Consistency: Is it always helpful?
Excruciatingly enlightening, thus I thought to share the following:
“Certainly, then, good personal consistency is highly valued in our culture. And well it should be. It provides us with a reasonable and gainful orientation to the world. Most of the time, we we will be better off if our approach to things is well laced with consistency. Without it our lives would be difficult, erratic and disjointed.
“But because it is so typically in our best interests to be consistent, we easily fall into the habit of being automatically so, even in situations where it is not the sensible way to be. When it occurs unthinkingly, consistency can be disastrous. Nevertheless, even blind consistency has its attractions.
First, like most other forms of automatic responding, if offers a shortcut through the density of modern life. Once we have made up our minds about an issue, stubborn consistency allows us a very appealing luxury: We really don’t have to think hard about the issue anymore. We don’t have to sift through the blizzard of information we encounter every day to identify relevant facts; we don’t have to expend the mental energy to weigh the pros and cons; we don’t have to make any further tough decisions. Instead, all we have to do when confronted with the issue is to turn on our consistency tape — whirr — and we know just what to believe, say, or do. We need only believe, say, or do whatever is consistent with our earlier decision.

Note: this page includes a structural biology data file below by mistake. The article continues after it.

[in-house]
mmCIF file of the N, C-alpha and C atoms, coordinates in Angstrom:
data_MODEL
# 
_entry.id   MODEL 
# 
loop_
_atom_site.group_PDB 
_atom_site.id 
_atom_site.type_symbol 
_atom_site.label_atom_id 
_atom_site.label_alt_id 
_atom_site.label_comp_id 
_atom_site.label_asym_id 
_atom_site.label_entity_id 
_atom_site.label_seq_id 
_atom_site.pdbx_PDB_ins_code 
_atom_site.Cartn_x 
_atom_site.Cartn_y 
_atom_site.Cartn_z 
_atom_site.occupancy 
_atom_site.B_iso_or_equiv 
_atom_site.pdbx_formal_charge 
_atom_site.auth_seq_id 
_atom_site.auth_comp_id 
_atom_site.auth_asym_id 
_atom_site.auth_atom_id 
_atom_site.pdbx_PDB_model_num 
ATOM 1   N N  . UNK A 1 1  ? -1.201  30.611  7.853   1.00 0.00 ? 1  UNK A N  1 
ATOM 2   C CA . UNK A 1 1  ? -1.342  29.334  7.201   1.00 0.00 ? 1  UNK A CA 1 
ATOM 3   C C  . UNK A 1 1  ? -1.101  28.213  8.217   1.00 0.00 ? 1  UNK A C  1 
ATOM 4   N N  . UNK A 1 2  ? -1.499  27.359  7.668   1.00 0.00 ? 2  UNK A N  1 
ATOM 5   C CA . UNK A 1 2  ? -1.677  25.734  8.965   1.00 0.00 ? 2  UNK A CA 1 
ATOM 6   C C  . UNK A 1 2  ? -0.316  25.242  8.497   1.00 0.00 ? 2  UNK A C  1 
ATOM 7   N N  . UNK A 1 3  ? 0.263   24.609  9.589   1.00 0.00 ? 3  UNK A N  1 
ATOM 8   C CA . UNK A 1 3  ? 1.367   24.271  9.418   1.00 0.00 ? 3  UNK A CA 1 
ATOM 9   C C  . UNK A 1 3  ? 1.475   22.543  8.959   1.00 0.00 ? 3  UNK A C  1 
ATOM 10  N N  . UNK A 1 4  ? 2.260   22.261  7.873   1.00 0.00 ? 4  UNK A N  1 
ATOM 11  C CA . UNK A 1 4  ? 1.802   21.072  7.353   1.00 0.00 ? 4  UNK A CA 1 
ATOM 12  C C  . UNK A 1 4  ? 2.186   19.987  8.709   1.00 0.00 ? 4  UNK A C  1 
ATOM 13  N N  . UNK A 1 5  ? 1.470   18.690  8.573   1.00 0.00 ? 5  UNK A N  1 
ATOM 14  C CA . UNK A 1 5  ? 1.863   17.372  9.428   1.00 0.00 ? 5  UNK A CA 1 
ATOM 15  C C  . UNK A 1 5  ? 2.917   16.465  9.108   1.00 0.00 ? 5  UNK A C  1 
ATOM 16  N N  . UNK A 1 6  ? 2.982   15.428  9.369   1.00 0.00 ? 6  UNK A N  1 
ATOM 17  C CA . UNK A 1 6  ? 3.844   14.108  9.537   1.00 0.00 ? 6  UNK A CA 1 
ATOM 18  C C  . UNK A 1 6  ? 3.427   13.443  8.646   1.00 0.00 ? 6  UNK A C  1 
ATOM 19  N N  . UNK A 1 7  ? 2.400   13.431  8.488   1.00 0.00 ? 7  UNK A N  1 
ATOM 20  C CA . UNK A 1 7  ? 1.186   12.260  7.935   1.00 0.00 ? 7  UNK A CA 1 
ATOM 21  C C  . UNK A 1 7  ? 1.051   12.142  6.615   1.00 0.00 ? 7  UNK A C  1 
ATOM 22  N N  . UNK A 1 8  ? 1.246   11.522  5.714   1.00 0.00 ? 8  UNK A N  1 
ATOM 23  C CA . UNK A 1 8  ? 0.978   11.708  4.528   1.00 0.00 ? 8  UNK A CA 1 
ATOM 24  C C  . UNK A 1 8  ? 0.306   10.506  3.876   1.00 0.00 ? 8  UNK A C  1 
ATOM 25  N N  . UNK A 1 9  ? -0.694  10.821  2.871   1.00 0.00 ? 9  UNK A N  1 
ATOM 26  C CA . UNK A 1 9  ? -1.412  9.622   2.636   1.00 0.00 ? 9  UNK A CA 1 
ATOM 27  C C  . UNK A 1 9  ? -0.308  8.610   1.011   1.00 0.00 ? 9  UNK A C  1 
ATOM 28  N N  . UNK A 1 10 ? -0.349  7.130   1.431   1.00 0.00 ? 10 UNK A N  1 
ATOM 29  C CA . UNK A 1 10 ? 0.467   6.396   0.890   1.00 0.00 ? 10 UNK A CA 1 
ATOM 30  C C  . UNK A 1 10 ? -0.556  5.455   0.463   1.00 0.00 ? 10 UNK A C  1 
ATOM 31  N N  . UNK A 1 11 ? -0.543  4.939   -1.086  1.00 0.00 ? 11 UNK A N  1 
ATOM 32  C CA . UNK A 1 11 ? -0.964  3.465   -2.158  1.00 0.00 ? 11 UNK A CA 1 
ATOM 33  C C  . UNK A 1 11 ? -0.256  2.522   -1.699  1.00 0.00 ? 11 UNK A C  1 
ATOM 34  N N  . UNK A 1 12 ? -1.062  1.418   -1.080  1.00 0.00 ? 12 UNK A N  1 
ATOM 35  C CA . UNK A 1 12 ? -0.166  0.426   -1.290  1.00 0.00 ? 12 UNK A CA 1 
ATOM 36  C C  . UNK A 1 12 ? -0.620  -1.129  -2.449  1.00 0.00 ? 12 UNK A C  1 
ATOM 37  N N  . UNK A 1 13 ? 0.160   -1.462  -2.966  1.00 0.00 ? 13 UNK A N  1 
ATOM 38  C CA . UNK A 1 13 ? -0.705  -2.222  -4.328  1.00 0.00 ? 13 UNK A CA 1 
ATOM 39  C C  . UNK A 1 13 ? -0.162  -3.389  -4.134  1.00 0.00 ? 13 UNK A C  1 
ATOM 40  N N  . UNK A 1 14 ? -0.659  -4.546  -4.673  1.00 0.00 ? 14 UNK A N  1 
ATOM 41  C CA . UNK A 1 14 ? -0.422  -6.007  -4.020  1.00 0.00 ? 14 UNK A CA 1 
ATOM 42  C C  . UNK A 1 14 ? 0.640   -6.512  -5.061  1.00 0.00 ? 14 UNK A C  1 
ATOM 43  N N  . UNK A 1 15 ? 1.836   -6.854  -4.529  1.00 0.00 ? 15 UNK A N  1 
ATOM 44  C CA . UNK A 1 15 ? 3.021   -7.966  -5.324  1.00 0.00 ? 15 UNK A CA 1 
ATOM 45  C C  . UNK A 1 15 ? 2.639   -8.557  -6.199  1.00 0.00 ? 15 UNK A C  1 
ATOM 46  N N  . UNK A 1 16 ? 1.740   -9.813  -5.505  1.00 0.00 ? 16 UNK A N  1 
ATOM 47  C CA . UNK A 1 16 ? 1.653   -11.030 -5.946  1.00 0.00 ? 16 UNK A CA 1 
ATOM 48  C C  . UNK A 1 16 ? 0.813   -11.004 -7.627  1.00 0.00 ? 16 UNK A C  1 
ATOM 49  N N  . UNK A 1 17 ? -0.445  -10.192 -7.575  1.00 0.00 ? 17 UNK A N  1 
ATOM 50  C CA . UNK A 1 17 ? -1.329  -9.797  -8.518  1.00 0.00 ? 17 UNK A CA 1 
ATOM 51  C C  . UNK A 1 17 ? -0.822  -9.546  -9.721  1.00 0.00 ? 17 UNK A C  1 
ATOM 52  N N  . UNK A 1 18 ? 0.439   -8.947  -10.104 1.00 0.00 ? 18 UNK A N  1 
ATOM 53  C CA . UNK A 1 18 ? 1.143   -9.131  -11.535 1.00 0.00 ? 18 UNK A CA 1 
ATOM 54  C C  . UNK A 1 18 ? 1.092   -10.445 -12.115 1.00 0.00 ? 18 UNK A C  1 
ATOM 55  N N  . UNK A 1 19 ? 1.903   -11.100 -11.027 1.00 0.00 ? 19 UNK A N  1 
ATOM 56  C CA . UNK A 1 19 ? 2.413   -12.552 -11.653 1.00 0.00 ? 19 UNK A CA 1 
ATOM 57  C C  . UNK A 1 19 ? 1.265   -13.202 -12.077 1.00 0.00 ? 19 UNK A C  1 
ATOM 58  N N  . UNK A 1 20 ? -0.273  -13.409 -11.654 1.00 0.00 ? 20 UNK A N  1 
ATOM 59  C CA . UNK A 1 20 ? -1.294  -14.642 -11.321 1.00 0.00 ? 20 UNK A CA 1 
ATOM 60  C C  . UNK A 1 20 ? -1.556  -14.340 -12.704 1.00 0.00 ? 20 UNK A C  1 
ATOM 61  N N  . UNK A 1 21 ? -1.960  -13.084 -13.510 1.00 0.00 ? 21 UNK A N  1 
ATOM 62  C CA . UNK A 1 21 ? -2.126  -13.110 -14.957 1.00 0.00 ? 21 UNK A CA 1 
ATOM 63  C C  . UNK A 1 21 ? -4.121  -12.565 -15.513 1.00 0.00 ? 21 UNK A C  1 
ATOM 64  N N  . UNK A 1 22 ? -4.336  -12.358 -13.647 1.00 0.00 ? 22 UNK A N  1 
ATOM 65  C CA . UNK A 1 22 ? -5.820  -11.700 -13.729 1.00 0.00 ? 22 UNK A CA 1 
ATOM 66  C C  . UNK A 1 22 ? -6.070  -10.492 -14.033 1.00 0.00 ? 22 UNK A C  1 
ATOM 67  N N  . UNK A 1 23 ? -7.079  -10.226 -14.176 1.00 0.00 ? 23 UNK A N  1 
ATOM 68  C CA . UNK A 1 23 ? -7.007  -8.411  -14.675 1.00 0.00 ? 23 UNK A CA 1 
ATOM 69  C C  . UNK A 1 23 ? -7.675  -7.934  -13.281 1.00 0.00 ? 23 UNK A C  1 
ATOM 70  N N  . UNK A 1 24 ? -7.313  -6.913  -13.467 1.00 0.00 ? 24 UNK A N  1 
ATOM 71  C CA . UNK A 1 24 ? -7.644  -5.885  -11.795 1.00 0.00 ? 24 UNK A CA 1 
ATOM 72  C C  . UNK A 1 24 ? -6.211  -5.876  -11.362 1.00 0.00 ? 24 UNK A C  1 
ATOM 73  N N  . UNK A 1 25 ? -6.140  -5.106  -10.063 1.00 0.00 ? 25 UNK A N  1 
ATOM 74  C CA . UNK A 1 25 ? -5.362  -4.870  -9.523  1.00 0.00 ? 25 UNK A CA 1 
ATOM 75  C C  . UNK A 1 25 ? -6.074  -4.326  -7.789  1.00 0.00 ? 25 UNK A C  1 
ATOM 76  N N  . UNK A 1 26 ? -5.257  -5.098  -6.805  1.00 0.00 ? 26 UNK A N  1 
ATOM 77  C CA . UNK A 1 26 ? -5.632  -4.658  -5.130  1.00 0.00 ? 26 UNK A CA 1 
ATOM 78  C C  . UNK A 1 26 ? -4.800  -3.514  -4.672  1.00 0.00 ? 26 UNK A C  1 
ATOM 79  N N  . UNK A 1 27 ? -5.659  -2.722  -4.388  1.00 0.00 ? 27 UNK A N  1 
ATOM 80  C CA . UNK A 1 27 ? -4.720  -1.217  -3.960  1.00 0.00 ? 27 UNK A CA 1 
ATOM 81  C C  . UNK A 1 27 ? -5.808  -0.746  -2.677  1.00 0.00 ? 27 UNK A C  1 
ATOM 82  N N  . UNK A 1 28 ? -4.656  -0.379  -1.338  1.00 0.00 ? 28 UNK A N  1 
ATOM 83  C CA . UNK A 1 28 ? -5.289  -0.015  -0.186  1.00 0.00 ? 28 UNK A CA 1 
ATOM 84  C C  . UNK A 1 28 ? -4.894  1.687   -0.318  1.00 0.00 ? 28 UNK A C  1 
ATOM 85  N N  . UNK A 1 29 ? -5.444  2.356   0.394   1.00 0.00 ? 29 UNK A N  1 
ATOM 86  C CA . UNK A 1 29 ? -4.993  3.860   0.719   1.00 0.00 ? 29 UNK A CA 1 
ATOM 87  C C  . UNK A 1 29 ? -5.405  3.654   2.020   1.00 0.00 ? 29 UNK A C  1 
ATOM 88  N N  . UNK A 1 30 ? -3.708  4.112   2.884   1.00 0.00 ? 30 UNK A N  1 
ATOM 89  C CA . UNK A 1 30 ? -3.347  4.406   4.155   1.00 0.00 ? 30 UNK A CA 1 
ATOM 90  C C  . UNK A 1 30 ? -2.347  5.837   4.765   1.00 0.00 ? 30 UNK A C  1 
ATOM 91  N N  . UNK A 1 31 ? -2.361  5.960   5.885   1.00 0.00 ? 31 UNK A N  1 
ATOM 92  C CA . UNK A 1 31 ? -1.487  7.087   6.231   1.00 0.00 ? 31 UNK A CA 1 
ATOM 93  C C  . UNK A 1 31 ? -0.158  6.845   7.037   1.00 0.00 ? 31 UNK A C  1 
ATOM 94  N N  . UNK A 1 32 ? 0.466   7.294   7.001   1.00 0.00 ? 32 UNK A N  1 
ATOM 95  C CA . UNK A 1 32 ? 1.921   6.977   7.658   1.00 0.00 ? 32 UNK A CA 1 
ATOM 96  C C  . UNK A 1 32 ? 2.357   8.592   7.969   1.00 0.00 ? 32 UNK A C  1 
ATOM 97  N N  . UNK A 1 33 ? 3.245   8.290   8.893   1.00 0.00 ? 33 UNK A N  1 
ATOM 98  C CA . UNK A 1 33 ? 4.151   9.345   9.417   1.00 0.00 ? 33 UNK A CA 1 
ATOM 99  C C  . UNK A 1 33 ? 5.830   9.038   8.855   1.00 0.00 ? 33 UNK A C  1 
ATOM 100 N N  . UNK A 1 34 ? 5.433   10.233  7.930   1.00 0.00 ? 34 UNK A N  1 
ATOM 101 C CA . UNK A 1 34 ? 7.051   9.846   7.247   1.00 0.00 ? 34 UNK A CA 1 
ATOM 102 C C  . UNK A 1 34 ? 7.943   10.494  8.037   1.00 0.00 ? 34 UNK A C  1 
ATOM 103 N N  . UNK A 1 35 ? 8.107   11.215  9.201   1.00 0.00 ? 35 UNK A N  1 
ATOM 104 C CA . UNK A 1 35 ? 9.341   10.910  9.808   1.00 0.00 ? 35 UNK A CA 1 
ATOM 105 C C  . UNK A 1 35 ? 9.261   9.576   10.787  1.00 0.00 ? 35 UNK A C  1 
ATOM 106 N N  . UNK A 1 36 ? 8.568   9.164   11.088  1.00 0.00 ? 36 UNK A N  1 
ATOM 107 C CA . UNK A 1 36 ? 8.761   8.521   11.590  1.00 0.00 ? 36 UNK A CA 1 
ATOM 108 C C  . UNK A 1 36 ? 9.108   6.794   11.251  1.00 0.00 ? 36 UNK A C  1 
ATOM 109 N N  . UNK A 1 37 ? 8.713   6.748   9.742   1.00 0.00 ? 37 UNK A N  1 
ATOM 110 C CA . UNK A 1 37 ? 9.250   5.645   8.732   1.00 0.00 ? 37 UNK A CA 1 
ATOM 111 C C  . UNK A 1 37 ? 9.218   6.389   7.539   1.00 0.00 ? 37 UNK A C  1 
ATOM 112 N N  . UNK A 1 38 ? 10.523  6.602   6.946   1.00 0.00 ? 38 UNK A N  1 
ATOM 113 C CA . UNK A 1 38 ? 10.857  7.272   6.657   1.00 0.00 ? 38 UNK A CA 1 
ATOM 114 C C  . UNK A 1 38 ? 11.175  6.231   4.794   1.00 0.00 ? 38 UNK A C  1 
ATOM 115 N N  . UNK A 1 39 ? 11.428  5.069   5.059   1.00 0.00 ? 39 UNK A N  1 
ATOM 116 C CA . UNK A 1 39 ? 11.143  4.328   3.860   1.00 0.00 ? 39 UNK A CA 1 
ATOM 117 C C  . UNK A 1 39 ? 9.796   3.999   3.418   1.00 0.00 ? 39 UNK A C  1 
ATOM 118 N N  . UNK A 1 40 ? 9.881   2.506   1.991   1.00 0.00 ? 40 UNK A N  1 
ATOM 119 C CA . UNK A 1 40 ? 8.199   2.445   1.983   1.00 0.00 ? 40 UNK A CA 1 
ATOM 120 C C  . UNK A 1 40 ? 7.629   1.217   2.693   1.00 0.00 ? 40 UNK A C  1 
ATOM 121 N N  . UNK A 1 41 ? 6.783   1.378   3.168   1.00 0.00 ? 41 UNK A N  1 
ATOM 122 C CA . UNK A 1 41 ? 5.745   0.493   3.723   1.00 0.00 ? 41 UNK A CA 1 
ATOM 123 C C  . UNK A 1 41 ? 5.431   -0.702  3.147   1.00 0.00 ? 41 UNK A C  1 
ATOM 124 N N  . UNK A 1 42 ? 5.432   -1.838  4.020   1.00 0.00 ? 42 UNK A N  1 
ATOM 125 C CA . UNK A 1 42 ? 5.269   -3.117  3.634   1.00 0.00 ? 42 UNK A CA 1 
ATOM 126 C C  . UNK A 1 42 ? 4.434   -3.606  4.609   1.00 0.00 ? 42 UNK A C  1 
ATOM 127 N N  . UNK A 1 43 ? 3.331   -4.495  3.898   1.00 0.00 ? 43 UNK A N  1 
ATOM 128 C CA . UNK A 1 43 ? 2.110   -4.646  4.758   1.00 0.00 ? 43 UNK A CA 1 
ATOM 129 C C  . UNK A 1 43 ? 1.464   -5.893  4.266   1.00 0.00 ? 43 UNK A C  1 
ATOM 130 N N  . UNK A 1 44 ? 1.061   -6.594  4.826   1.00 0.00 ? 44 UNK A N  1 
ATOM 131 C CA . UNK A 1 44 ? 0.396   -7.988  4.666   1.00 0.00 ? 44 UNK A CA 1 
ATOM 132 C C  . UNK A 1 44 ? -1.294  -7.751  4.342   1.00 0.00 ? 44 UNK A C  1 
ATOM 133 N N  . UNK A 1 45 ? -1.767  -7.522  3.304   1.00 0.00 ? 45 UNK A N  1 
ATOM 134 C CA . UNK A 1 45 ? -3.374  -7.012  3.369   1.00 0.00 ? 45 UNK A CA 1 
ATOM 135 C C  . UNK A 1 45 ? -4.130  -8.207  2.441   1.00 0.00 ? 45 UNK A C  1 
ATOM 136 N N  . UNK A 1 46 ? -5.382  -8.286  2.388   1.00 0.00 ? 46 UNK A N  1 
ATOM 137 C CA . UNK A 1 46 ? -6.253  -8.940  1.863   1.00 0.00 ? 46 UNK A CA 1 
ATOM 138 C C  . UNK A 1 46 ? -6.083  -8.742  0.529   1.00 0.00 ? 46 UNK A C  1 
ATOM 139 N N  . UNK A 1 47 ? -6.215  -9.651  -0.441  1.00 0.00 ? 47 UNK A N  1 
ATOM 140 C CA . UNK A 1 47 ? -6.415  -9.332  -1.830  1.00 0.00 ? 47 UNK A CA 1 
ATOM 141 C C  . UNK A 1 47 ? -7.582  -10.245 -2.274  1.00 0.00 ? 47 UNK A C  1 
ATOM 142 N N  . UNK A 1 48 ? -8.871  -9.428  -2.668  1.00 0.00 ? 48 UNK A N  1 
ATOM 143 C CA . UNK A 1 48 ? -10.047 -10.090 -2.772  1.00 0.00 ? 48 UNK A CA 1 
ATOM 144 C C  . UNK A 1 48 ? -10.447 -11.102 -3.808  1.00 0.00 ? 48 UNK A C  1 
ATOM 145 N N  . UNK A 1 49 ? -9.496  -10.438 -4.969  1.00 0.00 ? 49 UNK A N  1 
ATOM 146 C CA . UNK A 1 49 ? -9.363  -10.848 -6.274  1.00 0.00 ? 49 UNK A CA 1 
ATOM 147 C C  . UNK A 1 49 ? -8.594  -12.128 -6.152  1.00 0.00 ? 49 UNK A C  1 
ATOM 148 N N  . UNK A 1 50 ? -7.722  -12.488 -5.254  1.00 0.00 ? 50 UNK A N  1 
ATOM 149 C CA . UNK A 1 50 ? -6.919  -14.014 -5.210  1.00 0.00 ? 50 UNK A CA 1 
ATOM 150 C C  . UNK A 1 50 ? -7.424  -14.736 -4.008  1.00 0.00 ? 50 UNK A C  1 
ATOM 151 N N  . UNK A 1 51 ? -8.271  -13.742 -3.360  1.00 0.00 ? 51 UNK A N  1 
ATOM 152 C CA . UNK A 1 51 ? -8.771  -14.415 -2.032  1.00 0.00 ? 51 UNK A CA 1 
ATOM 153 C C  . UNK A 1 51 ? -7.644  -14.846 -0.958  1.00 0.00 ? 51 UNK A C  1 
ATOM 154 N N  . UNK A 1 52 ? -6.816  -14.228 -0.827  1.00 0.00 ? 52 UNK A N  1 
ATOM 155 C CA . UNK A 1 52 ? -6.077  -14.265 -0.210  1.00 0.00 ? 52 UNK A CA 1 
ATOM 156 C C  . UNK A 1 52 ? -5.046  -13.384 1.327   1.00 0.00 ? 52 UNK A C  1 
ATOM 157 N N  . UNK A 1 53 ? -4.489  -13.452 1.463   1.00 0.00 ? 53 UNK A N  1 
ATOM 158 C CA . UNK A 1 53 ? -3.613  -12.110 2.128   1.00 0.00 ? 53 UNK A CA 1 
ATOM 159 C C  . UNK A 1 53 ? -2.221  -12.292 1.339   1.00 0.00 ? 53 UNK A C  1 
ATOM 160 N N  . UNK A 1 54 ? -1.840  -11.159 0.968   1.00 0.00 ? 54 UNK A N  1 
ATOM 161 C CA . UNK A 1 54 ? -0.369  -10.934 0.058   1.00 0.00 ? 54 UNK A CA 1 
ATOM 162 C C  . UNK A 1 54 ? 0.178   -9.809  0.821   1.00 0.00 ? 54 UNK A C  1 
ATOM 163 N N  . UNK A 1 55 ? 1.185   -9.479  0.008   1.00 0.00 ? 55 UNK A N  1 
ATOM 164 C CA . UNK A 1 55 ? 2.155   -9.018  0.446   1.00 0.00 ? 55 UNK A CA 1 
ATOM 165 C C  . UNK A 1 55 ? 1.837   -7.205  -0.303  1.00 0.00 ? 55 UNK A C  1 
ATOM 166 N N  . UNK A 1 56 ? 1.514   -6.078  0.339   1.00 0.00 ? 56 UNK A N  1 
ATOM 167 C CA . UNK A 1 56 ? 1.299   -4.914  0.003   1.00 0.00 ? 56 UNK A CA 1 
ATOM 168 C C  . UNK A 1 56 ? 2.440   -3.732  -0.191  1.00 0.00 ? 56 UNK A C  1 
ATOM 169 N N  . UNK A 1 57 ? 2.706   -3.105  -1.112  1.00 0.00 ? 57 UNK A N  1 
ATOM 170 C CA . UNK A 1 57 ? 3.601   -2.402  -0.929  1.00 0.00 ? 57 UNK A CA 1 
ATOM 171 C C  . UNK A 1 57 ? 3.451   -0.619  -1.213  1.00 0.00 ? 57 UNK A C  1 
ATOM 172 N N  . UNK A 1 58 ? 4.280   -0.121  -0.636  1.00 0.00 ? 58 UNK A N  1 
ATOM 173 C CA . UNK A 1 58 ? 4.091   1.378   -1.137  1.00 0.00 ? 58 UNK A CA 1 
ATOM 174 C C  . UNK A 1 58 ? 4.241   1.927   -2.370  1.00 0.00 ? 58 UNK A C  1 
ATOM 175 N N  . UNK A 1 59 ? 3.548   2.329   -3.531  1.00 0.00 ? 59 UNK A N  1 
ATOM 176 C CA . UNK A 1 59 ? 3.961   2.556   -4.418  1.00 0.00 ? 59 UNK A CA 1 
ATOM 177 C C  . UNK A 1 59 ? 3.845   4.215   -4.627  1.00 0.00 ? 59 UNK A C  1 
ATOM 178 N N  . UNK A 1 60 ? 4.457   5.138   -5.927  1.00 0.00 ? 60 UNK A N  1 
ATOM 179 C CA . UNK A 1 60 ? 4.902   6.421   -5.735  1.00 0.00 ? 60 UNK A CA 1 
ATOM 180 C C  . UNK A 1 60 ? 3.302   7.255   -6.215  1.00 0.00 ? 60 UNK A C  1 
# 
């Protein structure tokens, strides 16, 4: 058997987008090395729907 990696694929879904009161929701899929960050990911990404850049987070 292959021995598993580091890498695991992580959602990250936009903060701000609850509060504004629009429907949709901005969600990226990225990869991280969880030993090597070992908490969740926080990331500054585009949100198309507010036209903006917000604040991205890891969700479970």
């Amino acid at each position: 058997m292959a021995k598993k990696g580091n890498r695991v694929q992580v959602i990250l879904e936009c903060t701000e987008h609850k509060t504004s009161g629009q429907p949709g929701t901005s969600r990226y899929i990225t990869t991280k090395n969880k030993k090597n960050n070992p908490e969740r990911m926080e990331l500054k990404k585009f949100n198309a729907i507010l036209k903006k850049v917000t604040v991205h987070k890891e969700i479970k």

The allure of such a luxury is not to be minimized. It allows us a convenient, relatively effortless, and efficient method for dealing with the complex daily environments that make severe demands on our mental energies and capacities. It is not hard to understand, then, why automatic consistency is a difficult reaction to curb. It offers us a way to evade the rigors of continuing thought. And as Sir Joshua Reynods, noted, “There is no expedient to which a man will not resort to avoid the real labor of thinking.” With our consistency tapes operating, then we can go about our business happily excused from the toil of having to think too much.
There is a second, more perverse attraction of mechanical consistency as well. Sometimes it is not the effort of hard, congnitive work that makes us shirk thoughtful activity, but the harsh consequences of that activity. Sometimes it is the cursedly clear and unwelcome set of answers provided by straight thinking that makes us mental slackers. There are certain disturbing things we simply would rather not realize. Because it is a preprogrammed and mindless method of responding, automatic consistency can supply a safe hiding place from those troubling realizations. Sealed within the fortress walls of rigid consistency, we can be impervious to the sieges of reason.”
Excerpt from”The Psychology of Persuasion by Robert B. Cialdini
Oh boy. Been there. Done that. Anyone else??
Used car salesman cartoon found at: TexasEagle’s Photostream
This entry was posted on March 1, 2011 by Glezele Vayne. It was filed under Meandering Thoughts and was tagged with consistency, decision-making, Influence: Science and Practice, information, Robert Cialdini, Social proof, truth.